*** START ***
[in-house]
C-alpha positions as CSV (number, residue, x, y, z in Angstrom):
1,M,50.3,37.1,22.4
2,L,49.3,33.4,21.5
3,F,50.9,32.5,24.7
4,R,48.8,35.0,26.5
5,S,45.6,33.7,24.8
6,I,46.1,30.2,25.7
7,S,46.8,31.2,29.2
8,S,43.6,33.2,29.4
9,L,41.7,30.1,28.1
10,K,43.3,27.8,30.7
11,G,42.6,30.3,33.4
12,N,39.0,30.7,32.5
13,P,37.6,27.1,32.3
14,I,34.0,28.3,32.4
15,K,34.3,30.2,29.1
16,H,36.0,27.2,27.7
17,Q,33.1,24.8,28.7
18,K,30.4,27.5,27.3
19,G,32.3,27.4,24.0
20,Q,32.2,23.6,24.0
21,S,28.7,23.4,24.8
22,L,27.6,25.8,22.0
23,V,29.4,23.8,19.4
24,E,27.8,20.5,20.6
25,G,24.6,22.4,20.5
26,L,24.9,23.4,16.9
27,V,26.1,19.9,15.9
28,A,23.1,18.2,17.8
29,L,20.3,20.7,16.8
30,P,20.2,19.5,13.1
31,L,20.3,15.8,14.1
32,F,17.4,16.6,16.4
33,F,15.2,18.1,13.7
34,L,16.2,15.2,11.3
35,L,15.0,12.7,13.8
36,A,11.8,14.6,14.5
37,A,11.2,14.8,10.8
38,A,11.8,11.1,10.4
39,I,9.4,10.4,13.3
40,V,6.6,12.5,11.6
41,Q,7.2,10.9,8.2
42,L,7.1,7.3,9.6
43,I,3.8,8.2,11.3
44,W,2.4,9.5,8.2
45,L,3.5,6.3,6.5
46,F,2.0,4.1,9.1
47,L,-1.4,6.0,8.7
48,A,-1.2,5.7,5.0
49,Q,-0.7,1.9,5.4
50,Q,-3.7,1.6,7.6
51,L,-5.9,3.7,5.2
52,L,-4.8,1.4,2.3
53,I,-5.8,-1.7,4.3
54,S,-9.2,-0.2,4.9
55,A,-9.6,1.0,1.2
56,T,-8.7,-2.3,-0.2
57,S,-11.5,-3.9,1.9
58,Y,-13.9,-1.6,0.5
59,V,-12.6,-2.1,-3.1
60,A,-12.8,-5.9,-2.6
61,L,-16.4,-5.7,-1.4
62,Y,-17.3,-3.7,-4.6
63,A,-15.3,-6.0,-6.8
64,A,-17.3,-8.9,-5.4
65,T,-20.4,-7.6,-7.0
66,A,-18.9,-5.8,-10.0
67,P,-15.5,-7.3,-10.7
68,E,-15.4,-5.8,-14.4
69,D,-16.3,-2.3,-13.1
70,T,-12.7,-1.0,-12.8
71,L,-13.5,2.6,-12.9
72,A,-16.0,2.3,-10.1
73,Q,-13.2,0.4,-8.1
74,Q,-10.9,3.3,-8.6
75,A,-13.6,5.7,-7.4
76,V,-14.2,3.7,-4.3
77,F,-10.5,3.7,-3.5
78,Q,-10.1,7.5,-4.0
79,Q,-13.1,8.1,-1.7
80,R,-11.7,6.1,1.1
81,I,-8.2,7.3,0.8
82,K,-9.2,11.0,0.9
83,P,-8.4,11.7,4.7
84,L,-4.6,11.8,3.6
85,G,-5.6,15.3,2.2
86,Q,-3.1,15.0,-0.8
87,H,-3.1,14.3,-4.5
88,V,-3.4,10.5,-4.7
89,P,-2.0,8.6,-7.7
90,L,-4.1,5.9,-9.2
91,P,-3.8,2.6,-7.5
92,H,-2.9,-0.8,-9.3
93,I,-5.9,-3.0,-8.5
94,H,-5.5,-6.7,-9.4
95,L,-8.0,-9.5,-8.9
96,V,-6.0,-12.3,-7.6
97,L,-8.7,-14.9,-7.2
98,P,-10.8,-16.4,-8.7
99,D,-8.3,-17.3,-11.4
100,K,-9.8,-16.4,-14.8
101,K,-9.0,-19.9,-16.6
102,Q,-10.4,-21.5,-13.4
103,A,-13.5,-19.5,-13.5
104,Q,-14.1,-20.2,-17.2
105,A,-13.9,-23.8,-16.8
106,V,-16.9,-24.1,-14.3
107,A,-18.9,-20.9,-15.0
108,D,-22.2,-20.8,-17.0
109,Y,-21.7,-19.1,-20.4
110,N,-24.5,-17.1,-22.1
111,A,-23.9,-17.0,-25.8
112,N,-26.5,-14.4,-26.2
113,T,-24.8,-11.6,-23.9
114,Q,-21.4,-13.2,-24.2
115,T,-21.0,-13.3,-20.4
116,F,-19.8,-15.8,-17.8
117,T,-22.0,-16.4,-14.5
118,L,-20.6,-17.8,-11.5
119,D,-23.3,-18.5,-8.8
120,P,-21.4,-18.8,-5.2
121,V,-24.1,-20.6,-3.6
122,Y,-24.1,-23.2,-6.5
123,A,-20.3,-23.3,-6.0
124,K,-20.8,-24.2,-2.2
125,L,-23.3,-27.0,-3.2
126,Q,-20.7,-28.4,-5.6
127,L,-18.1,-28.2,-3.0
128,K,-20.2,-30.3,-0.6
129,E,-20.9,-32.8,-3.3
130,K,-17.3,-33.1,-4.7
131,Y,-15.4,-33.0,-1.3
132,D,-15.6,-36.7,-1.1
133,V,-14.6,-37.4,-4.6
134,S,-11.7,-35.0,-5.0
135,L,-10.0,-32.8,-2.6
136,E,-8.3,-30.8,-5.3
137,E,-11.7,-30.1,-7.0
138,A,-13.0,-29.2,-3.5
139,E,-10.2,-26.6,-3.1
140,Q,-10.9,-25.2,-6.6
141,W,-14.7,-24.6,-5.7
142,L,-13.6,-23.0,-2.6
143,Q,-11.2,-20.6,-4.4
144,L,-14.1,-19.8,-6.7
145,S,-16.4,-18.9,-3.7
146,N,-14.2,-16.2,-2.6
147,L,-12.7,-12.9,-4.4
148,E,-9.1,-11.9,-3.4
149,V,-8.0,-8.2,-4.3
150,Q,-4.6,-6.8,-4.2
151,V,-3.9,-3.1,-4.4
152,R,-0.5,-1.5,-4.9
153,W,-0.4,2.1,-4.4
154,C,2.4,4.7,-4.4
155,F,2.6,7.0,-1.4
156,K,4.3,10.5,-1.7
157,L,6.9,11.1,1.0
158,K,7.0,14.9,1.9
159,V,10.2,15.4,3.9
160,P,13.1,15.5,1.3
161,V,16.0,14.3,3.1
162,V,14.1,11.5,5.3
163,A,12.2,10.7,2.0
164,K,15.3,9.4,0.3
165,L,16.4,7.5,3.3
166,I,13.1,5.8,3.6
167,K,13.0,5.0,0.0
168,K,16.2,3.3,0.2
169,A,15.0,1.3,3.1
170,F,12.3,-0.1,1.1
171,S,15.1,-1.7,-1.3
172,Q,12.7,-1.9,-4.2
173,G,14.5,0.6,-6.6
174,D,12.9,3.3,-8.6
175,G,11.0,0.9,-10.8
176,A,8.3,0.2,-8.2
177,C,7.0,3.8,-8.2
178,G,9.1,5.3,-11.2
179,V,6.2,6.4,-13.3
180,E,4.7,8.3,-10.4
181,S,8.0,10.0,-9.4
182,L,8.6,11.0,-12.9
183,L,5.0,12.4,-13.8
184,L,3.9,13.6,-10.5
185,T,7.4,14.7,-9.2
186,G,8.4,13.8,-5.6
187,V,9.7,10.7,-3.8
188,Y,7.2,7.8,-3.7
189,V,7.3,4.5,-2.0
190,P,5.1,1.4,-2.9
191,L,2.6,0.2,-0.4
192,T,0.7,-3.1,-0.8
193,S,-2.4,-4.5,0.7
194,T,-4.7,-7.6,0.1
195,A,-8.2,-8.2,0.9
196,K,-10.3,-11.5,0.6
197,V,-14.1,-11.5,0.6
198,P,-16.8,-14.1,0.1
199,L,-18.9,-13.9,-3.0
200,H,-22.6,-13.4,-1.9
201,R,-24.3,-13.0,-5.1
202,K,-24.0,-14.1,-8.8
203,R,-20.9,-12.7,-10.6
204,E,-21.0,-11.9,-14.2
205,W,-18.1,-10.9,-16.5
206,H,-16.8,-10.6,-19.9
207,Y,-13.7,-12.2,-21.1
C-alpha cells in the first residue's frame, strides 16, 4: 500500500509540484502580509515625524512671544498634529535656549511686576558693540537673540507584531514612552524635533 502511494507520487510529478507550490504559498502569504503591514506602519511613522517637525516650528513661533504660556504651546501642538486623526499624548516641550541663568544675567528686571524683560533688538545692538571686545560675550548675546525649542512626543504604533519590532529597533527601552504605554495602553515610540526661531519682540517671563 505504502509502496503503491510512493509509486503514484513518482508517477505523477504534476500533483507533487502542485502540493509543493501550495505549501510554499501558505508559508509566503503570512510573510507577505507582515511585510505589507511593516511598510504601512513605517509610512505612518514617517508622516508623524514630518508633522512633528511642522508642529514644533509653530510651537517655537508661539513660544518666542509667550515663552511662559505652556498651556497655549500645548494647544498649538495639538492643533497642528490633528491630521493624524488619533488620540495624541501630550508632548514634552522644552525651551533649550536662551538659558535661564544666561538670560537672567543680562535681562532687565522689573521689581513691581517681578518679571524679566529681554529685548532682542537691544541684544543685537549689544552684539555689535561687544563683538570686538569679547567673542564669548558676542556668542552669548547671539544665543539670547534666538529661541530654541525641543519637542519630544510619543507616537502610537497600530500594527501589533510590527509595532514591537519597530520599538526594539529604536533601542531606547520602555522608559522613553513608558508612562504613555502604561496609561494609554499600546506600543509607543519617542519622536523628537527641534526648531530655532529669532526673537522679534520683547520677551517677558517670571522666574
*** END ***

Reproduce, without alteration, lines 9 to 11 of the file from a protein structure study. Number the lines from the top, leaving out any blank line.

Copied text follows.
7,S,46.8,31.2,29.2
8,S,43.6,33.2,29.4
9,L,41.7,30.1,28.1